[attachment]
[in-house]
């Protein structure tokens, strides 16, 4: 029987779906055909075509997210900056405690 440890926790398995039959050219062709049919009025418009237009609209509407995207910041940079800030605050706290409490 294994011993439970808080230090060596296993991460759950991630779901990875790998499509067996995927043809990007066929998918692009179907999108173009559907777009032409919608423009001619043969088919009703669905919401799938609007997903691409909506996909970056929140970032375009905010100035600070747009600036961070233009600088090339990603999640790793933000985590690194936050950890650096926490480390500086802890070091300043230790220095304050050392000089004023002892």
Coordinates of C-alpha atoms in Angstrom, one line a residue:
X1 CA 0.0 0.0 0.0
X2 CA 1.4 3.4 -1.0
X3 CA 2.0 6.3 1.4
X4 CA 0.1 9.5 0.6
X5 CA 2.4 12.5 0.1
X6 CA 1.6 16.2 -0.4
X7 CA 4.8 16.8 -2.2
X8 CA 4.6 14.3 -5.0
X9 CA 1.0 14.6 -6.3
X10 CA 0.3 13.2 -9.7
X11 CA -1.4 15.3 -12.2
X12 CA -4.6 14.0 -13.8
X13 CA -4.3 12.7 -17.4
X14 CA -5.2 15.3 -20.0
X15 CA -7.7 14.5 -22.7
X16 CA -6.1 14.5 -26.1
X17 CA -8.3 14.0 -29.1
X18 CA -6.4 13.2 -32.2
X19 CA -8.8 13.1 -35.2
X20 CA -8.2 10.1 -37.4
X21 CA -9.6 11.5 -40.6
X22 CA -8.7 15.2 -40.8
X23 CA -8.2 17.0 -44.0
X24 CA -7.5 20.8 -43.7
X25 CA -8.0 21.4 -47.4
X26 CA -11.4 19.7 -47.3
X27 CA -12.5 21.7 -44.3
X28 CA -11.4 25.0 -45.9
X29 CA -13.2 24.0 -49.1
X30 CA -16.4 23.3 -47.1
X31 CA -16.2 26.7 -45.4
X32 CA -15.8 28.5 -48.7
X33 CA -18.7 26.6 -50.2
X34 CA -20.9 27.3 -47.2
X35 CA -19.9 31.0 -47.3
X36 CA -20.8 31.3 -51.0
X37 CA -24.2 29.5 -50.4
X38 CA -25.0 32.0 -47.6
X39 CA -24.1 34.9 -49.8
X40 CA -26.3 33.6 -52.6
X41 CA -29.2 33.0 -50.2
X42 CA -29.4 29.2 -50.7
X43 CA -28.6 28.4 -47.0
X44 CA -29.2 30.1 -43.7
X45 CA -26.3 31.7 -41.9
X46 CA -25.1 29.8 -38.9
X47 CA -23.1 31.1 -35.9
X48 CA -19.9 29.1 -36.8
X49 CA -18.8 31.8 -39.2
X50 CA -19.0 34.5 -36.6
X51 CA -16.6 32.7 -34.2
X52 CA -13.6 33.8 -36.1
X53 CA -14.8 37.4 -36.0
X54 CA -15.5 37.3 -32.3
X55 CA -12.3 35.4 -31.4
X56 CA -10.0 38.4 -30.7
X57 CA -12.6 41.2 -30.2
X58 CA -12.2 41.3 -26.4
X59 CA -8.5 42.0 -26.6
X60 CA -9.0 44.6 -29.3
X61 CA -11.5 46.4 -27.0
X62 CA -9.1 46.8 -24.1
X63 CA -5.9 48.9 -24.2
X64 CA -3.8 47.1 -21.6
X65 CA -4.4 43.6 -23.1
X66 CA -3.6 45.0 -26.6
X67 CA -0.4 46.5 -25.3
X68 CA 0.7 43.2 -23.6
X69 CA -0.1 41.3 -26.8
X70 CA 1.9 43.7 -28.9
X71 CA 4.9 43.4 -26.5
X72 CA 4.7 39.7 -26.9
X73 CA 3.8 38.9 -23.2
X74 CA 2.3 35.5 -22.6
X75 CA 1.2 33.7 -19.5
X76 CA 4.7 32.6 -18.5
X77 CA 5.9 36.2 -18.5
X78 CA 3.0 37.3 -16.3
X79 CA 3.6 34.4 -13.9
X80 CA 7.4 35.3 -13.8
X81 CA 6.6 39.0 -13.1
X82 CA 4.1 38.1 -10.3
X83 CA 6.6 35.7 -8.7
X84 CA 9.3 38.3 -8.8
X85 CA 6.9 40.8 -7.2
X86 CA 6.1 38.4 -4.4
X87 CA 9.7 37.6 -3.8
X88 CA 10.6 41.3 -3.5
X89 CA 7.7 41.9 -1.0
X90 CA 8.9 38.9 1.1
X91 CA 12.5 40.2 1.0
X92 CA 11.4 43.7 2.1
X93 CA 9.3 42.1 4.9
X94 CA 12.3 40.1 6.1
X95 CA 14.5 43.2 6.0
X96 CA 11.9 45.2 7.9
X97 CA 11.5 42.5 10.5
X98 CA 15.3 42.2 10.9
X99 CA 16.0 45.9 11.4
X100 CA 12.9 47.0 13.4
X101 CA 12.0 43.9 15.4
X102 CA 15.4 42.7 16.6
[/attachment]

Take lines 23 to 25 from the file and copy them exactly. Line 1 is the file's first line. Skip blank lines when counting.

X20 CA -8.2 10.1 -37.4
X21 CA -9.6 11.5 -40.6
X22 CA -8.7 15.2 -40.8